Land and environmental defenders, as well as women human rights defenders, who are most exposed to abuse and reprisals continue to be threatened and killed for opposing large-scale agribusinesses and development projects and fighting for women’s rights. In Tanzania, the attack on Maasai villagers demonstrates how land and resource rights in the region are becoming highly contested, and few legal protections can be counted on, especially those that can properly respond to the context of Africans. Furthermore, the increase in the use of Strategic Lawsuits Against Public Participation (SLAPPs) by powerful corporations against HRDs points to the failure of State actors, at the legislative, judicial and executive levels, to work towards facilitating an environment where criticism is enabled and recognised as critical in public interest issues.
The struggle for LGBTI+ rights has made significant gains over the past years which include, the decriminalisation of same-sex sexual acts in Botswana and Angola. However, protection challenges remain amongst LGBTI+ communities and transgender activists who continue to be the target of harassment and persecution.
In South Africa, the politicization of immigration may serve as a major rallying point in the 2024 elections, as seen by the growing manner in which xenophobic violence and discrimination is being used as a form of political scapegoating by those in power. The SADC area will be negatively impacted by this. Moreover, the rising trend of authoritarianism and the persistent refusal of the regional bloc to jointly defend human rights and civic space amounts to a dereliction of duty, both nationally and internationally, as it prevents States from taking the initiative in the spaces they occupy and coming to effective decisions on issues affecting the region.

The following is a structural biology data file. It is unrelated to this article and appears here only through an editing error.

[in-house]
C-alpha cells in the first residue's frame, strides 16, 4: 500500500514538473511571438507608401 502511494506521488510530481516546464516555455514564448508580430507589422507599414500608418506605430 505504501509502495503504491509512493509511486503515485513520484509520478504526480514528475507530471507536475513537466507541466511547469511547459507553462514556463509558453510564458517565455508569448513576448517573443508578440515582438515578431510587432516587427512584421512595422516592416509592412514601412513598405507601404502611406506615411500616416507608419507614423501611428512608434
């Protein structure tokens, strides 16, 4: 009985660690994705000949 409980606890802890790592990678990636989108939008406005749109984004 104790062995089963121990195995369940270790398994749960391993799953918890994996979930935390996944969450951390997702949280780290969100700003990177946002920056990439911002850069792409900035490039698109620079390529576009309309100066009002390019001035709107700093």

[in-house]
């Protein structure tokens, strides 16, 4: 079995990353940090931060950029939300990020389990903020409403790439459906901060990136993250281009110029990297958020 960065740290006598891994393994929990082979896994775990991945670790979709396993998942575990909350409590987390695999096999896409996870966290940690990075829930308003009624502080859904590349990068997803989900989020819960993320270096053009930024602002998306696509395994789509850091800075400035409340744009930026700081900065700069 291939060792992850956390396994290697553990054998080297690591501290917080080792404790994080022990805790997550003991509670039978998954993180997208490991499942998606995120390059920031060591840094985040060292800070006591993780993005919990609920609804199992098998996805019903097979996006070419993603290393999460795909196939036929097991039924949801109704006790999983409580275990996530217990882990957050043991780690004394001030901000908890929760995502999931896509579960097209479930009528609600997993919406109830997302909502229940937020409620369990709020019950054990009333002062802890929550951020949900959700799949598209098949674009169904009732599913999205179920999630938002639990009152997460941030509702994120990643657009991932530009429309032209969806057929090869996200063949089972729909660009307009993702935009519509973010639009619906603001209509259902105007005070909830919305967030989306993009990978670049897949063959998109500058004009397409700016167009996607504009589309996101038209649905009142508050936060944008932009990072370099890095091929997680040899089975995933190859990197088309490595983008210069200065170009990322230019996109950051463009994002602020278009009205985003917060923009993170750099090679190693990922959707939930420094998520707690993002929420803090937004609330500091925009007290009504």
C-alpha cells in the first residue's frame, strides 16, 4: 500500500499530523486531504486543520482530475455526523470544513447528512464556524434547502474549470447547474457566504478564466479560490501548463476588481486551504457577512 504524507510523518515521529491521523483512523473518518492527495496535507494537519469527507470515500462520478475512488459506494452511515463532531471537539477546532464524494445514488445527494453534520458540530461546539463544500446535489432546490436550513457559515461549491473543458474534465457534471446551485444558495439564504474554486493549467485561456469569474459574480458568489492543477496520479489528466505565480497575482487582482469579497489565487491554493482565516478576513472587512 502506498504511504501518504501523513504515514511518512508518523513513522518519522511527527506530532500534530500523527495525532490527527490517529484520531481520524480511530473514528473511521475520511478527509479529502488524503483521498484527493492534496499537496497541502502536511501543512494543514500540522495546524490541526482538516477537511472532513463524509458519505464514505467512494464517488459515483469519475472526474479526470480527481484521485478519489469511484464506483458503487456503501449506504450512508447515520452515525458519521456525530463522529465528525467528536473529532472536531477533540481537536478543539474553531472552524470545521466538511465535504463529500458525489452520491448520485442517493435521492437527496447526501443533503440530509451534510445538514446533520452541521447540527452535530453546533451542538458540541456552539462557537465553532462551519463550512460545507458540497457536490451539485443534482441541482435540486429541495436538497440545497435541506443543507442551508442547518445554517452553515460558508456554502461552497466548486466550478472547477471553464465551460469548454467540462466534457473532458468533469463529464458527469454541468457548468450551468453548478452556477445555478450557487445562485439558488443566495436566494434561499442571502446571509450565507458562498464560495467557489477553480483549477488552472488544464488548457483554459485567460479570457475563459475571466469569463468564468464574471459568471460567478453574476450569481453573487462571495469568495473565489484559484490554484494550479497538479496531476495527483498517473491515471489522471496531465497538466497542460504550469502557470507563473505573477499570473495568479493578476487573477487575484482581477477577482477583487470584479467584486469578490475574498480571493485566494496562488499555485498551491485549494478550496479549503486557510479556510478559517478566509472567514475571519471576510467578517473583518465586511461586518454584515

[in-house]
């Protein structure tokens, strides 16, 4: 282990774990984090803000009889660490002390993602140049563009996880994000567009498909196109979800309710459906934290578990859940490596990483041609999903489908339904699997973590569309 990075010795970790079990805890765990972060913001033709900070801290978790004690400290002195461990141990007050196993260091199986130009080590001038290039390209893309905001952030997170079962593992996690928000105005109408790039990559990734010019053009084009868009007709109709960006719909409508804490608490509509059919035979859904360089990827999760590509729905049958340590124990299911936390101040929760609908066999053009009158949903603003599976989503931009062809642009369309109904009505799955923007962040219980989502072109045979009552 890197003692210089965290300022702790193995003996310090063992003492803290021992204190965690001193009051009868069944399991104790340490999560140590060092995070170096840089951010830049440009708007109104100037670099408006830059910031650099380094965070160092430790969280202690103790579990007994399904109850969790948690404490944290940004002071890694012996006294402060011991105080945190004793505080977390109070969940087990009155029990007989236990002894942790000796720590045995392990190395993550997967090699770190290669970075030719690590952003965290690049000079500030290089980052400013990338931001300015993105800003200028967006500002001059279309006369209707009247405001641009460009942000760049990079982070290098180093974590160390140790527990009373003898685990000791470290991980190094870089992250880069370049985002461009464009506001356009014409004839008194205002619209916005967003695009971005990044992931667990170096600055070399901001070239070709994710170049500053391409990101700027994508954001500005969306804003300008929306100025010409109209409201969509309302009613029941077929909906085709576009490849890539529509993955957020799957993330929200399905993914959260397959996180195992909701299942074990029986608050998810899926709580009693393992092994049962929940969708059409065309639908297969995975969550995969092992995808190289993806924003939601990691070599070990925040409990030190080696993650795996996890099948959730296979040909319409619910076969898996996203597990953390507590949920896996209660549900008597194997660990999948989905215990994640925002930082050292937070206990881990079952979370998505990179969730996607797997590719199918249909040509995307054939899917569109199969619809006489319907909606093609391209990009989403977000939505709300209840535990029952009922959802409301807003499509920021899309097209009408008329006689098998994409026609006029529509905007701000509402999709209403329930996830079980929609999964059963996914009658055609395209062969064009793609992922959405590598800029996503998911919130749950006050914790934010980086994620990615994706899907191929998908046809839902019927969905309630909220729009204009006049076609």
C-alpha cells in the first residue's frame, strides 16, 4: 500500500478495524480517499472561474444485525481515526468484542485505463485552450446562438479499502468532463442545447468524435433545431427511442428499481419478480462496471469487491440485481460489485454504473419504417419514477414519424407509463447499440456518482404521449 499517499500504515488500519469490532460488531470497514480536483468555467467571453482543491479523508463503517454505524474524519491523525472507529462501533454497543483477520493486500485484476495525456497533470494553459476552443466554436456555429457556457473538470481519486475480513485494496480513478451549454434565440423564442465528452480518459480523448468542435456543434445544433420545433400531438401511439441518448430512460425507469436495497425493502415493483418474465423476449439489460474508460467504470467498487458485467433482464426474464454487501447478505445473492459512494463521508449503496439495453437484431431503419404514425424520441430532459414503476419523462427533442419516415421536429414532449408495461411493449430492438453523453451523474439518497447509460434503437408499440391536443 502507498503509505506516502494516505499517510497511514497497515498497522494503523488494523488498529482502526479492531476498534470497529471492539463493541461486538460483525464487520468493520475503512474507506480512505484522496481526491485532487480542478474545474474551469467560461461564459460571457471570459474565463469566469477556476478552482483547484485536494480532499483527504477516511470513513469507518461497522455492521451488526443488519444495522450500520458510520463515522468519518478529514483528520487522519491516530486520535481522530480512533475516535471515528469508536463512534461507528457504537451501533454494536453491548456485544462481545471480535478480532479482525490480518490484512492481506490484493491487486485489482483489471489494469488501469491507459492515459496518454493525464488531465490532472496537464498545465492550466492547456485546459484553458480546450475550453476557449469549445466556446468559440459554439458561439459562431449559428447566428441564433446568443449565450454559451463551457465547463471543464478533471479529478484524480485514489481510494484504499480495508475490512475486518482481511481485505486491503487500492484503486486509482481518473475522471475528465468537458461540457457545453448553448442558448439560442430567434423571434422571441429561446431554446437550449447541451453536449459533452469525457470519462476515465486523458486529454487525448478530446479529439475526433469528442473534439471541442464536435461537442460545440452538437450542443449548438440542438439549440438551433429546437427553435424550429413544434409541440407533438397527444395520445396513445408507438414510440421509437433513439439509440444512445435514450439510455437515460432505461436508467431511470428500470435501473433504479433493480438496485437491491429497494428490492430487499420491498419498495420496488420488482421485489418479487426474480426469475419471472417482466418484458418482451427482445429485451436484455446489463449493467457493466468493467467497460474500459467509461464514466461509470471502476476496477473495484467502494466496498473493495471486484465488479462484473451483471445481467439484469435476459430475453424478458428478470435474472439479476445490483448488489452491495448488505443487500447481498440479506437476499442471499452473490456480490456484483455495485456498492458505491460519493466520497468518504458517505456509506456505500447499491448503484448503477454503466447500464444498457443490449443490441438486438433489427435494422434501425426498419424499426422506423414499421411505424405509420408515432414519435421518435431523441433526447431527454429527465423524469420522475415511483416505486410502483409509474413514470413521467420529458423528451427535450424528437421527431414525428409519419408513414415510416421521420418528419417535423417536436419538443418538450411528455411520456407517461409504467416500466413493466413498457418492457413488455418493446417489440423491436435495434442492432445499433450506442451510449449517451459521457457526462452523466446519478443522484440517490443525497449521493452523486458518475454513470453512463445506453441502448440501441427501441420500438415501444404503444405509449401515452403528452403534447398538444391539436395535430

In contrast to these negative trends, we have observed a few positive developments that strengthen the protection of defenders, including:
- Active solidarity: better collaboration and coordination between human rights defenders in the region;
- Evidence-based and data-driven advocacy: strategic litigation opportunities to protect and uphold human rights and a gradually expanding case law on the protection of HRDs;
- Mobilisation: new digital technologies used for civil society mobilization and participation; and
- Media resilience: improved media coverage.
- Increased recognition of human rights defenders (HRDs) as legitimate actors in the protection of civic space by National Human Rights Institutions
In response to the complex challenges, it becomes necessary to bring together HRDs and representatives of key institutions supporting democracy to contemplate creative ways of building solidarity across the region to defend civic space and protect the rights of HRDs.